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http://dx.doi.org/10.1371/journal.ppat.1004086DOI Listing
http://www.ncbi.nlm.nih.gov/pmc/articles/PMC3990718PMC
April 2014

Pattern recognition receptor MDA5 modulates CD8+ T cell-dependent clearance of West Nile virus from the central nervous system.

J Virol 2013 Nov 21;87(21):11401-15. Epub 2013 Aug 21.

Departments of Medicine.

Many viruses induce type I interferon responses by activating cytoplasmic RNA sensors, including the RIG-I-like receptors (RLRs). Although two members of the RLR family, RIG-I and MDA5, have been implicated in host control of virus infection, the relative role of each RLR in restricting pathogenesis in vivo remains unclear. Recent studies have demonstrated that MAVS, the adaptor central to RLR signaling, is required to trigger innate immune defenses and program adaptive immune responses, which together restrict West Nile virus (WNV) infection in vivo. In this study, we examined the specific contribution of MDA5 in controlling WNV in animals. MDA5(-/-) mice exhibited enhanced susceptibility, as characterized by reduced survival and elevated viral burden in the central nervous system (CNS) at late times after infection, even though small effects on systemic type I interferon response or viral replication were observed in peripheral tissues. Intracranial inoculation studies and infection experiments with primary neurons ex vivo revealed that an absence of MDA5 did not impact viral infection in neurons directly. Rather, subtle defects were observed in CNS-specific CD8(+) T cells in MDA5(-/-) mice. Adoptive transfer into recipient MDA5(+/+) mice established that a non-cell-autonomous deficiency of MDA5 was associated with functional defects in CD8(+) T cells, which resulted in a failure to clear WNV efficiently from CNS tissues. Our studies suggest that MDA5 in the immune priming environment shapes optimal CD8(+) T cell activation and subsequent clearance of WNV from the CNS.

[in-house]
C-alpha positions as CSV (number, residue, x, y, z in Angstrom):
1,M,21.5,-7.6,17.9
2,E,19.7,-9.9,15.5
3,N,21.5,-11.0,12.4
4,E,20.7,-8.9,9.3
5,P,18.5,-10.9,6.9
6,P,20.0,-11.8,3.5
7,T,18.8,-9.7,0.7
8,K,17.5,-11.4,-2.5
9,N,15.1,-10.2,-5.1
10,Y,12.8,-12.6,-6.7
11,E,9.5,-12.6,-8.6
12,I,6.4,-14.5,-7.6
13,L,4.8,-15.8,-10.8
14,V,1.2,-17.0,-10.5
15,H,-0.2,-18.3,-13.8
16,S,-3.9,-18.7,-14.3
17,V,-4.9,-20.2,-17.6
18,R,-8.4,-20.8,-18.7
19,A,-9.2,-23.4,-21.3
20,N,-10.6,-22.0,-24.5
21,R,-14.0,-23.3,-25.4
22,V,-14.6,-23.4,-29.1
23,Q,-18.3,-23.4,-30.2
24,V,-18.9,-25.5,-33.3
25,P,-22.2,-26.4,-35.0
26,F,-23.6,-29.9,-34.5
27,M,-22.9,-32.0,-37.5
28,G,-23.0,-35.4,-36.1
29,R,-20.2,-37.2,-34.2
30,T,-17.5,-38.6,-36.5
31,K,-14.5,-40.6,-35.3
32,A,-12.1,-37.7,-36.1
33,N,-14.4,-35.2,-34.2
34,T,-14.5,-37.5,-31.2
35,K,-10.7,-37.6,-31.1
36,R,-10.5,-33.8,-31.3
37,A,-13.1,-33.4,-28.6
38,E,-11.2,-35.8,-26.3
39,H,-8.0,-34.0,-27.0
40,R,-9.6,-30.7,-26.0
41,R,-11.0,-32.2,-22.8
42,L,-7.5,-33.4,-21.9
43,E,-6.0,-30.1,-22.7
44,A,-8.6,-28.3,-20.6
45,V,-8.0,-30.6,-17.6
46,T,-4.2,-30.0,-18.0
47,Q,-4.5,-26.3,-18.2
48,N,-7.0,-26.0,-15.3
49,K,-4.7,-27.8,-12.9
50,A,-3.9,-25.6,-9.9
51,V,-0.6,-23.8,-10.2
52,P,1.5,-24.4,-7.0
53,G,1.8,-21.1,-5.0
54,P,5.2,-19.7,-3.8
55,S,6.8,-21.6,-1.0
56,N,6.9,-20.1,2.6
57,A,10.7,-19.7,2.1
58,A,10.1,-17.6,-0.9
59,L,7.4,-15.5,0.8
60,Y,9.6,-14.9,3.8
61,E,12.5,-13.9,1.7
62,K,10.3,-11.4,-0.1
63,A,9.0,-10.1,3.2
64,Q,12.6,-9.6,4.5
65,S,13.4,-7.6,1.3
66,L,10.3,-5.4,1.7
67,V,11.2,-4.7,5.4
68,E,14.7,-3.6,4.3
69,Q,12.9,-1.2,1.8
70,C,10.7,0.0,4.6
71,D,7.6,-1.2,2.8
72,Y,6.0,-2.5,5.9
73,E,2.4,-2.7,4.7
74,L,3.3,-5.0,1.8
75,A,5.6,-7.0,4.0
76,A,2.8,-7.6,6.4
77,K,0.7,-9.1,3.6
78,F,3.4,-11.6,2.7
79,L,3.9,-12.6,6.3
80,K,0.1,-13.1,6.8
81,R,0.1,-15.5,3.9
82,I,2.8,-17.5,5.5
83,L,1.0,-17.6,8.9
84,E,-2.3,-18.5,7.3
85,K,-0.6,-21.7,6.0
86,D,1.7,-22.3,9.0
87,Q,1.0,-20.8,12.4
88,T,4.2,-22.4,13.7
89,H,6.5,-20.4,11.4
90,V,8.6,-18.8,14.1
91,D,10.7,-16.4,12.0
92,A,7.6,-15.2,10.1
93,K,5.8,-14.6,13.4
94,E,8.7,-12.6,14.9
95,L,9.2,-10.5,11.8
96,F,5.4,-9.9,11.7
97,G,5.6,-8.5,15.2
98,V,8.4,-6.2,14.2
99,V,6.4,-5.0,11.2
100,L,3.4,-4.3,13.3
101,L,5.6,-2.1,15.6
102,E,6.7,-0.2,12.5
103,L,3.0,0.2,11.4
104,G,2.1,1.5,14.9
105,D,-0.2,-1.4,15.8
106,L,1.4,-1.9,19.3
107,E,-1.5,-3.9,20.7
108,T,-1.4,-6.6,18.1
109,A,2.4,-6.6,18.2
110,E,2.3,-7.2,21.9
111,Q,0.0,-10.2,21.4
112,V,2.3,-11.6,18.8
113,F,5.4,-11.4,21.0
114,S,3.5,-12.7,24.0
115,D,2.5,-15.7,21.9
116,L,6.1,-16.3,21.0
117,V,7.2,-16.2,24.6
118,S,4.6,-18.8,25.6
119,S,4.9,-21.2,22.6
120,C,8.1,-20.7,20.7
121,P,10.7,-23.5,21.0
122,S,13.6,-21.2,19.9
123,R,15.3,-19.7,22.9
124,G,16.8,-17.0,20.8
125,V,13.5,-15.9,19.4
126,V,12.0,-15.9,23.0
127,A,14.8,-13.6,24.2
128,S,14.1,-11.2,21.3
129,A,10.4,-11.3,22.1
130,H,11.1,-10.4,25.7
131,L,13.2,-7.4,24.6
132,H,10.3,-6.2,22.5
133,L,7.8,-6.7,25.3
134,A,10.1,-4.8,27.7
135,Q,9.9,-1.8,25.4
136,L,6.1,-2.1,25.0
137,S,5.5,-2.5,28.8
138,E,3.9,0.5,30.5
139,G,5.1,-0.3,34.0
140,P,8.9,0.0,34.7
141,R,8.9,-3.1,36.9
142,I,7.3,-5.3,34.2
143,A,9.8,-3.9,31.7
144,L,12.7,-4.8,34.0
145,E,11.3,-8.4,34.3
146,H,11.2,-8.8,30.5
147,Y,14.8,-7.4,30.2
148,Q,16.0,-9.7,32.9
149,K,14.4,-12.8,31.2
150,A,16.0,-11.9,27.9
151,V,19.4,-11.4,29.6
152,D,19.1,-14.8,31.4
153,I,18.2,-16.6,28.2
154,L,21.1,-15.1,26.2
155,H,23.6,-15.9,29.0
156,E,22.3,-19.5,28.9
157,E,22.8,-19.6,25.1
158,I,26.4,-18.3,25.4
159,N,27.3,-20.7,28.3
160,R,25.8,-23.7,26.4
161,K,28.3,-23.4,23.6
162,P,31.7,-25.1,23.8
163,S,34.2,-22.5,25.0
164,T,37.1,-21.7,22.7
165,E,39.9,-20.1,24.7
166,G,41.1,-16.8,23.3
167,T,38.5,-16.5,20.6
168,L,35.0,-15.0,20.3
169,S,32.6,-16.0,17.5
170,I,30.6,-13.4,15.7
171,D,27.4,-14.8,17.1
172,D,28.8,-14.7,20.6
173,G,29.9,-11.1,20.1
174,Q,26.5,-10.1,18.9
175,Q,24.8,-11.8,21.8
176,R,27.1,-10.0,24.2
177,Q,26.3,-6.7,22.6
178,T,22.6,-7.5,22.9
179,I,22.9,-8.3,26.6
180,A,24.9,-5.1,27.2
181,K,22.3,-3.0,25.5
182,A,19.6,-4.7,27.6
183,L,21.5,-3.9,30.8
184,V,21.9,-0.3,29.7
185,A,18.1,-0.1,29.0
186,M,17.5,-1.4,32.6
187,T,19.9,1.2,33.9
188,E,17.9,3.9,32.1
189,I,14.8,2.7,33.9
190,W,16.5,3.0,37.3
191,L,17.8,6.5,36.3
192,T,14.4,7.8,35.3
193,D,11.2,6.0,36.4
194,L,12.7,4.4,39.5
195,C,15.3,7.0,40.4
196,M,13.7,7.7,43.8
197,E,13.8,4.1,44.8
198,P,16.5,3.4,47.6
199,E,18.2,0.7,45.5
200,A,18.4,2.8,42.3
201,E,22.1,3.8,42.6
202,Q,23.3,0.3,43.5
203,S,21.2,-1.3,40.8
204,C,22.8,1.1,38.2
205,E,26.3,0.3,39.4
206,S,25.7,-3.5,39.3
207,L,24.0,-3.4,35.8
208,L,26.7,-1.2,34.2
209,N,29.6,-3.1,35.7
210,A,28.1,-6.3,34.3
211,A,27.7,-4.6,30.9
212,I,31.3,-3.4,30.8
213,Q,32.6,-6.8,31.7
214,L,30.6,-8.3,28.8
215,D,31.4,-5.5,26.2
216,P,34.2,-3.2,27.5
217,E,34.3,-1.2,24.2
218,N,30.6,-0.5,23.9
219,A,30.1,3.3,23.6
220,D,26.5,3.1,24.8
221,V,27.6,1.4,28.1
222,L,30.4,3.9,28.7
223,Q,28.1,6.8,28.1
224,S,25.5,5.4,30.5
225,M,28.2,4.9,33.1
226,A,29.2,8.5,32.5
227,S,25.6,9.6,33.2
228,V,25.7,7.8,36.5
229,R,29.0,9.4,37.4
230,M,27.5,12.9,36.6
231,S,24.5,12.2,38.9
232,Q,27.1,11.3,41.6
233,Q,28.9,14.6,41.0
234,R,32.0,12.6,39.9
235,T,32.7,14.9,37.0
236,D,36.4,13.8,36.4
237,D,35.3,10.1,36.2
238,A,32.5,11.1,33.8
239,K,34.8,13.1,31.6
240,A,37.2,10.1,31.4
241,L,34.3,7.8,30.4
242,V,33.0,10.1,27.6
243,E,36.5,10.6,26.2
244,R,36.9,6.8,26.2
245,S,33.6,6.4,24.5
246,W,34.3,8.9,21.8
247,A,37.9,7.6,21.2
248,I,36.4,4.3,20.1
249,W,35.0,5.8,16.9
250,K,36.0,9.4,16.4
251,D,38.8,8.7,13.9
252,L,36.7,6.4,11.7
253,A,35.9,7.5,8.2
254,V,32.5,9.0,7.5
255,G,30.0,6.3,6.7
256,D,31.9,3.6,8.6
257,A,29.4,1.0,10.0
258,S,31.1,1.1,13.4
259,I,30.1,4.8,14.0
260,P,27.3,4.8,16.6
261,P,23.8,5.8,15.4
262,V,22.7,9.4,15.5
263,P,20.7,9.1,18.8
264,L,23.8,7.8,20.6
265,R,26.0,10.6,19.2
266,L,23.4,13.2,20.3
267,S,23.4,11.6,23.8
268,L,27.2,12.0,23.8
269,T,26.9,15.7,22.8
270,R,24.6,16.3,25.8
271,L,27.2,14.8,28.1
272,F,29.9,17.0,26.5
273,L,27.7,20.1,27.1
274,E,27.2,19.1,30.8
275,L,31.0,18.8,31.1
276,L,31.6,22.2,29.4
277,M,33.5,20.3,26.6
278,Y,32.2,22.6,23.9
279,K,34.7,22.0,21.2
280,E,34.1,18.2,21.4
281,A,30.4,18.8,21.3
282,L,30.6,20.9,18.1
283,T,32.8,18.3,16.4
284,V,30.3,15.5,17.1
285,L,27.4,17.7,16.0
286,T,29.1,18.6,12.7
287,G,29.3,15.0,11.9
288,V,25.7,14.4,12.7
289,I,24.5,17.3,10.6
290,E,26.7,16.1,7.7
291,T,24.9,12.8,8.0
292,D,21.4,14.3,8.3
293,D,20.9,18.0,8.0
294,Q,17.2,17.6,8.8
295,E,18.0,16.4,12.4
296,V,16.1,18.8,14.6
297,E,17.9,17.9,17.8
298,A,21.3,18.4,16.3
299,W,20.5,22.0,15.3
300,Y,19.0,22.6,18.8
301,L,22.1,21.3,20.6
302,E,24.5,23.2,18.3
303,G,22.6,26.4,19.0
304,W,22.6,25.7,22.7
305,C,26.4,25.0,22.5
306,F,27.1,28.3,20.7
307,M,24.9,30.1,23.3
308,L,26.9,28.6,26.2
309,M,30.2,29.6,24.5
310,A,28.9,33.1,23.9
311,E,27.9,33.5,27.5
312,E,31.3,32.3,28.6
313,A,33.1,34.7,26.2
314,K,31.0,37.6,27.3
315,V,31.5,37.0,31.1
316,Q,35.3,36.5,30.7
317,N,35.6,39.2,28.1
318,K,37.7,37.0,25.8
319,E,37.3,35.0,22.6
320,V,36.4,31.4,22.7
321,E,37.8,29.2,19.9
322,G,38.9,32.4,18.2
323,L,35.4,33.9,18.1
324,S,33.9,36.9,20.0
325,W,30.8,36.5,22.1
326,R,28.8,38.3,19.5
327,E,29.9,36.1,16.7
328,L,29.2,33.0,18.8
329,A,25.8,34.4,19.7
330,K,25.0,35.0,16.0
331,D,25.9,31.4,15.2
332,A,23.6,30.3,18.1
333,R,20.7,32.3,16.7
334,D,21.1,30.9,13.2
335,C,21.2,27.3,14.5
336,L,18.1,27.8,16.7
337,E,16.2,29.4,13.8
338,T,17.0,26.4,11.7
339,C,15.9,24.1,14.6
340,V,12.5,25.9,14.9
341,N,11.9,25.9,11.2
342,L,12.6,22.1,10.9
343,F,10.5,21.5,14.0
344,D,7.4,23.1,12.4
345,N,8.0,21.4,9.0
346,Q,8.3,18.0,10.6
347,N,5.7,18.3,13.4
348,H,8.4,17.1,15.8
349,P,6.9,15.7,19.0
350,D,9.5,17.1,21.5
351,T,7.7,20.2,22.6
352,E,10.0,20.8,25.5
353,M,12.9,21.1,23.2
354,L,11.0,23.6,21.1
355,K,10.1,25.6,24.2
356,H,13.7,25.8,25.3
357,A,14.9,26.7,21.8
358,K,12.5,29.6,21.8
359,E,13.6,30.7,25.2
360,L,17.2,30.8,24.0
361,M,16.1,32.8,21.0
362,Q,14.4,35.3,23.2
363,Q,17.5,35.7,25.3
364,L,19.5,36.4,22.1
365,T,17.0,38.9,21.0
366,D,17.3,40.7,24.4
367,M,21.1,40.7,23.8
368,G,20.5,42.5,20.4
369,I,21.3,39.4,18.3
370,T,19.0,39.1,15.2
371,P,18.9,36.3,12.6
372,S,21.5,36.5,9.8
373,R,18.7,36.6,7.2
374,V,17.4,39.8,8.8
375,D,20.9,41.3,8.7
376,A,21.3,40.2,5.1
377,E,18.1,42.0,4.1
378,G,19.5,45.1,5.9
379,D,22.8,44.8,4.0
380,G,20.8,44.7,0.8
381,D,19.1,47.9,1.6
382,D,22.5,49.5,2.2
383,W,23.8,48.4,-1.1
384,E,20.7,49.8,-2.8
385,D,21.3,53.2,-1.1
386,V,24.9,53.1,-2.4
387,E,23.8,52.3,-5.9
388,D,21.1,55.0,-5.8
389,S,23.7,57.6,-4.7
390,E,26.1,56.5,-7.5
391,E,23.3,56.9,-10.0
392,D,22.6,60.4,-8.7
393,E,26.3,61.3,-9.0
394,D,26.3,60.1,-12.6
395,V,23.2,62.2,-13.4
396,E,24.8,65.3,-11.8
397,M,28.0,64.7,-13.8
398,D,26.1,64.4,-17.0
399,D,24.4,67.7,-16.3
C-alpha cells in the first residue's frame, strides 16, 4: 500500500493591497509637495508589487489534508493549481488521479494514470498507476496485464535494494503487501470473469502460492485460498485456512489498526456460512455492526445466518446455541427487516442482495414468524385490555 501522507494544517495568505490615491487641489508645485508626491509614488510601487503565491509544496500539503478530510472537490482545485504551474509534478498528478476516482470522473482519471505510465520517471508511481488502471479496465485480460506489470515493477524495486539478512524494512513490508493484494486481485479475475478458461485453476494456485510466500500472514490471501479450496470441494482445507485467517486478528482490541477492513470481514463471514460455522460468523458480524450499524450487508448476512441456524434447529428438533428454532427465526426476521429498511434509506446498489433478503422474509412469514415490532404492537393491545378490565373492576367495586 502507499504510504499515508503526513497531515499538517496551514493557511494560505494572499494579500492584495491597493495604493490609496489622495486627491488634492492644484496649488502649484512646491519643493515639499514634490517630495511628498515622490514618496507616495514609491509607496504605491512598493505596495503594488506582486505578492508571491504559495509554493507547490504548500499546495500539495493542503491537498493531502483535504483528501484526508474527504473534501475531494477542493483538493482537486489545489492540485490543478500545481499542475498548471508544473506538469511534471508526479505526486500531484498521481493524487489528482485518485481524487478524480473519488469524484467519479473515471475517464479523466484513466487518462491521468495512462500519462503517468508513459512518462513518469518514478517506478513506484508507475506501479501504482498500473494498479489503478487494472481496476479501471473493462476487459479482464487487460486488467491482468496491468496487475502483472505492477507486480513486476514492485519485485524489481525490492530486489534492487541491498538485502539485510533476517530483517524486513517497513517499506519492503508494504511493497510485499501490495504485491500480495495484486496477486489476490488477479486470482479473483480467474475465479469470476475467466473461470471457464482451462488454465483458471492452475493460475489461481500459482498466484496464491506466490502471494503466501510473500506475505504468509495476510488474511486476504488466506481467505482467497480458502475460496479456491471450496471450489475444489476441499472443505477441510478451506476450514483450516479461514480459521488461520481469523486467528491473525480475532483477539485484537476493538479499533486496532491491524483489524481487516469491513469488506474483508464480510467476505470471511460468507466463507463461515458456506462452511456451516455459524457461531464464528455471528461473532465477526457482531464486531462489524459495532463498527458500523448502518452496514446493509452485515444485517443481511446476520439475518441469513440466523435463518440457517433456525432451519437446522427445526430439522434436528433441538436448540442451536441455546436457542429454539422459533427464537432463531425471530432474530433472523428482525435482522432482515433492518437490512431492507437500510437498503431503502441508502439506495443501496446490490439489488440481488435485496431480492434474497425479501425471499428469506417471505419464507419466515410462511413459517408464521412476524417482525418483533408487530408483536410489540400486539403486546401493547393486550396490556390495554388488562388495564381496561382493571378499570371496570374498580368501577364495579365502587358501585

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http://dx.doi.org/10.1128/JVI.01403-13DOI Listing
http://www.ncbi.nlm.nih.gov/pmc/articles/PMC3807324PMC
November 2013

IL-1β production through the NLRP3 inflammasome by hepatic macrophages links hepatitis C virus infection with liver inflammation and disease.

PLoS Pathog 2013 25;9(4):e1003330. Epub 2013 Apr 25.

Center for the Study of Hepatitis C Virus Infection and Immunity, Department of Immunology, University of Washington, Seattle, Washington, USA.

Chronic hepatitis C virus (HCV) infection is a leading cause of liver disease. Liver inflammation underlies infection-induced fibrosis, cirrhosis and liver cancer but the processes that promote hepatic inflammation by HCV are not defined. We provide a systems biology analysis with multiple lines of evidence to indicate that interleukin-1β (IL-1β) production by intrahepatic macrophages confers liver inflammation through HCV-induced inflammasome signaling. Chronic hepatitis C patients exhibited elevated levels of serum IL-1β compared to healthy controls. Immunohistochemical analysis of healthy control and chronic hepatitis C liver sections revealed that Kupffer cells, resident hepatic macrophages, are the primary cellular source of hepatic IL-1β during HCV infection. Accordingly, we found that both blood monocyte-derived primary human macrophages, and Kupffer cells recovered from normal donor liver, produce IL-1β after HCV exposure. Using the THP-1 macrophage cell-culture model, we found that HCV drives a rapid but transient caspase-1 activation to stimulate IL-1β secretion. HCV can enter macrophages through non-CD81 mediated phagocytic uptake that is independent of productive infection. Viral RNA triggers MyD88-mediated TLR7 signaling to induce IL-1β mRNA expression. HCV uptake concomitantly induces a potassium efflux that activates the NLRP3 inflammasome for IL-1β processing and secretion. RNA sequencing analysis comparing THP1 cells and chronic hepatitis C patient liver demonstrates that viral engagement of the NLRP3 inflammasome stimulates IL-1β production to drive proinflammatory cytokine, chemokine, and immune-regulatory gene expression networks linked with HCV disease severity. These studies identify intrahepatic IL-1β production as a central feature of liver inflammation during HCV infection. Thus, strategies to suppress NLRP3 or IL-1β activity could offer therapeutic actions to reduce hepatic inflammation and mitigate disease.
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http://dx.doi.org/10.1371/journal.ppat.1003330DOI Listing
http://www.ncbi.nlm.nih.gov/pmc/articles/PMC3635973PMC
January 2014

A systems biology approach reveals that tissue tropism to West Nile virus is regulated by antiviral genes and innate immune cellular processes.